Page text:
Multiple drivers related to changes in climate and socio-cultural structure in the Peruvian Highland are of increasing importance for the loss of the biological diversity of potato landraces and related collective knowledge in their center of diversity. For example in the district of Haquira, which is located in the province of Cotabambas, Apurimac, many young farmers abandon agriculture to work in the mines or migrate to search for more income attractive options in larger towns. The precise impact of these tendencies on agrobiodiversity has not been assessed and it remains difficult to establish timelines that reflect changes as no reference data exist that is useful for comparison. A cost efficient and easy applicable method to assess local crop diversity based on traditional names and establish a baseline for red-listing of landraces is the five cell analysis (FCA). In a case study, three communities in Haquira – Pauchi, Queuñapampa and Huancacalla Chico have been surveyed to determine the actual state of potato landrace, collective knowledge, potential threats of agrobiodiversity and to establish a long term monitoring system. It was registered by focus groups familiar (n=61). The results provide us information systematization of landraces of potatoes to prepare a master list that can be contrasted with genetic information. Based on farmer’s perception in all the communities it was identified 42 landraces with 71 synonyms; 13 threatened landraces, 8 conservation dependant landraces and 3 no risk landraces. The methodologies used to contributing to data base for monitoring of landraces of potatoes should be applicable to other landscapes on similar conditions.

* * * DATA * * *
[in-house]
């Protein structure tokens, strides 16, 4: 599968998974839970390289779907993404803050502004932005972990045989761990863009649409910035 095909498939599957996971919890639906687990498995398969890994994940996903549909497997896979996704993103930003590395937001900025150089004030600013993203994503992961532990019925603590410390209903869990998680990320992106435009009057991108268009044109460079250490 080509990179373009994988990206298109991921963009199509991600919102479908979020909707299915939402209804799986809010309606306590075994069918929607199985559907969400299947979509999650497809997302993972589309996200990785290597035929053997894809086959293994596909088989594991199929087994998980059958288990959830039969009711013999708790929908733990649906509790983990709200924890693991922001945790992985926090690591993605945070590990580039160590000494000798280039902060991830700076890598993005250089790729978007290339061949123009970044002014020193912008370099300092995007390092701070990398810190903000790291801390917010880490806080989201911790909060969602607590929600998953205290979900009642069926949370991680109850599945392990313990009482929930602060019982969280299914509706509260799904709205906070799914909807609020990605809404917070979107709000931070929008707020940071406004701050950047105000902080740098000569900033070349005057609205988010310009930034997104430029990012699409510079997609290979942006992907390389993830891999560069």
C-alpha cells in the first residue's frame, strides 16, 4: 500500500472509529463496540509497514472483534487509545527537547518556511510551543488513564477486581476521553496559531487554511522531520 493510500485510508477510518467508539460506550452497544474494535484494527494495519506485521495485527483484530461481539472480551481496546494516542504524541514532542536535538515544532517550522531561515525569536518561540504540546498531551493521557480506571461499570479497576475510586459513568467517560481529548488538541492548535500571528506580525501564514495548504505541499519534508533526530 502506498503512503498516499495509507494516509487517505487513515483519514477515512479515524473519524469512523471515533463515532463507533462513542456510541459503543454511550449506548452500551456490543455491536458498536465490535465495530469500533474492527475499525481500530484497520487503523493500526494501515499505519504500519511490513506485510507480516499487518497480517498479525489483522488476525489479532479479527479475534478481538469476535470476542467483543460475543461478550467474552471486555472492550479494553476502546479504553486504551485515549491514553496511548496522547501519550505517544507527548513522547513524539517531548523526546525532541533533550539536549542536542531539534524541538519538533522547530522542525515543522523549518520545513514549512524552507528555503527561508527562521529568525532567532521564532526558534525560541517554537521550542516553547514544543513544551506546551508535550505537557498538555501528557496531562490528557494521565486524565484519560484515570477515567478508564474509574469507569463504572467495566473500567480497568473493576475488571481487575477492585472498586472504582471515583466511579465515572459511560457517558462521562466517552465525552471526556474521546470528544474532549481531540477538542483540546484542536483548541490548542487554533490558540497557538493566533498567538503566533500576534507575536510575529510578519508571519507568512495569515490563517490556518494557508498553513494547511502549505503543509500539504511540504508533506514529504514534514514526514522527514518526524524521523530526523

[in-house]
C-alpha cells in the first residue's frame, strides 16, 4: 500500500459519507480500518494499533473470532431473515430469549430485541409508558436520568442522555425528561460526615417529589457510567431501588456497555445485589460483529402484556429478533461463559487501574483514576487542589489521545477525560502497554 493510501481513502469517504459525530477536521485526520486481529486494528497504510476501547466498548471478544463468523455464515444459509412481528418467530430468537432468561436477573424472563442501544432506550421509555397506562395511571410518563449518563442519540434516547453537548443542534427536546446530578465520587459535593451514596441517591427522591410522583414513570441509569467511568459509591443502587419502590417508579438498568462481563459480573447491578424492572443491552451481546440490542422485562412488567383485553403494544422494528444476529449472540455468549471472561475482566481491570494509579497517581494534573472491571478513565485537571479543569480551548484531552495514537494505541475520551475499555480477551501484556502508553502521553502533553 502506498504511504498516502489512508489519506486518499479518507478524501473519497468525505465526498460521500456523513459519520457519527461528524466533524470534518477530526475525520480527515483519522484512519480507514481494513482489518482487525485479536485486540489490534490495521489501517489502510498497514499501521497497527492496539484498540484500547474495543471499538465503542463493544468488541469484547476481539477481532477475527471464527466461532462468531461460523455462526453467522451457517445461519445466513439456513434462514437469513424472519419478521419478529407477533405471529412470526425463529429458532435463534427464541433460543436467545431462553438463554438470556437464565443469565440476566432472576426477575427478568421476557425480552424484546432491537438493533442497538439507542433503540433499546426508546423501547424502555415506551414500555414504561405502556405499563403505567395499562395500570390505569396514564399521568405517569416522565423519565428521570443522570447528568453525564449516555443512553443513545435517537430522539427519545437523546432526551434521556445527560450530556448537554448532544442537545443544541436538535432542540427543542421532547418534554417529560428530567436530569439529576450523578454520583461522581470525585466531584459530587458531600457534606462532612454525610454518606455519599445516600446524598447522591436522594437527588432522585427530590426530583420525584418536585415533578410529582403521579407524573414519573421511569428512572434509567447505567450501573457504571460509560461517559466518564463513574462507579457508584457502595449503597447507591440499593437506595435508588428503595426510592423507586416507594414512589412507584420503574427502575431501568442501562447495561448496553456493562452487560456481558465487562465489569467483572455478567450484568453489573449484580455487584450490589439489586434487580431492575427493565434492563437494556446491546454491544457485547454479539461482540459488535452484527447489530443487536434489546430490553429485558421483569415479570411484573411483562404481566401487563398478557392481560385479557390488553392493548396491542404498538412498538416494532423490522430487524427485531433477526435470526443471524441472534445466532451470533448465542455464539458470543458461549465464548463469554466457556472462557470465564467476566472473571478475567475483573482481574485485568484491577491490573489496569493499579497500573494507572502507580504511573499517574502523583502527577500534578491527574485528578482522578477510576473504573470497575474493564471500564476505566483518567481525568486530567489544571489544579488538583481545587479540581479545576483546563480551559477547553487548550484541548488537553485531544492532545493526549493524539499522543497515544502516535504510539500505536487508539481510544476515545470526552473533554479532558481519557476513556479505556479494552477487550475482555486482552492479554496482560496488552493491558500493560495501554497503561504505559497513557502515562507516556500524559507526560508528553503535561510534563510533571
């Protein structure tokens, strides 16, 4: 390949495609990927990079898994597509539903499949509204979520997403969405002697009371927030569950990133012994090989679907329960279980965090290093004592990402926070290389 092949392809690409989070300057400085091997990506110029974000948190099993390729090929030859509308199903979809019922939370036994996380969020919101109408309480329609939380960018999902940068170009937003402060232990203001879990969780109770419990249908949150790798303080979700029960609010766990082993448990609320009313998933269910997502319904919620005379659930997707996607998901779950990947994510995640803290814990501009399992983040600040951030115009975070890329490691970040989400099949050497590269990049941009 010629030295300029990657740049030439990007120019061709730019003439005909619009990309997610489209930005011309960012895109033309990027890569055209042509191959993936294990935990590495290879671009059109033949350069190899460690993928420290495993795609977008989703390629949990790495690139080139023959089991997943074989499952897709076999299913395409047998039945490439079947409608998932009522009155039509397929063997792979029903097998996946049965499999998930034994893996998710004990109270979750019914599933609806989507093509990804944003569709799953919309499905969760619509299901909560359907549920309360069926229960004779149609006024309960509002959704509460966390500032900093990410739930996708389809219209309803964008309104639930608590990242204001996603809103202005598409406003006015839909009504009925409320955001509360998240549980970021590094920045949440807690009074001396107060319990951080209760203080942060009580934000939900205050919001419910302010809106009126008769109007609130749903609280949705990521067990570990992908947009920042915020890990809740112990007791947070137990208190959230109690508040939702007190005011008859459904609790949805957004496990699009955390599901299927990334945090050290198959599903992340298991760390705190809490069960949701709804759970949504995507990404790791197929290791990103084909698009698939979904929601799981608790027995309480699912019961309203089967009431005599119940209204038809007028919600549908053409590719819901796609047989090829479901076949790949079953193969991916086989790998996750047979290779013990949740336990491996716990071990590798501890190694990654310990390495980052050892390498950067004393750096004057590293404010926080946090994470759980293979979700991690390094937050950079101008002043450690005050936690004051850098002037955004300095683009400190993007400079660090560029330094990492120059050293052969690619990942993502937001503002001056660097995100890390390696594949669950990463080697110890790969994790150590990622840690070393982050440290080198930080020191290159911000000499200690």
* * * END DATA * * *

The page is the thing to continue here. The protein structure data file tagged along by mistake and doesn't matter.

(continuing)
Local knowledge of native potato (Solanum spp) for long-term monitoring on three Andean Communities of Apurimac, Peru.
Citation: Valdivia-Diaz, M.; Polreich, S.; La Torre-Cuadros, M.A.; Haan, S. de. 2015. Local knowledge of native potato (Solanum spp) for long-term monitoring on three Andean Communities of Apurimac, Peru. Procedia Environmental Sciences. ISSN 1878-0296. 29:64-65.
BIODIVERSITY FOR THE FUTURE, POTATO AGRI-FOOD SYSTEMS, POTATOES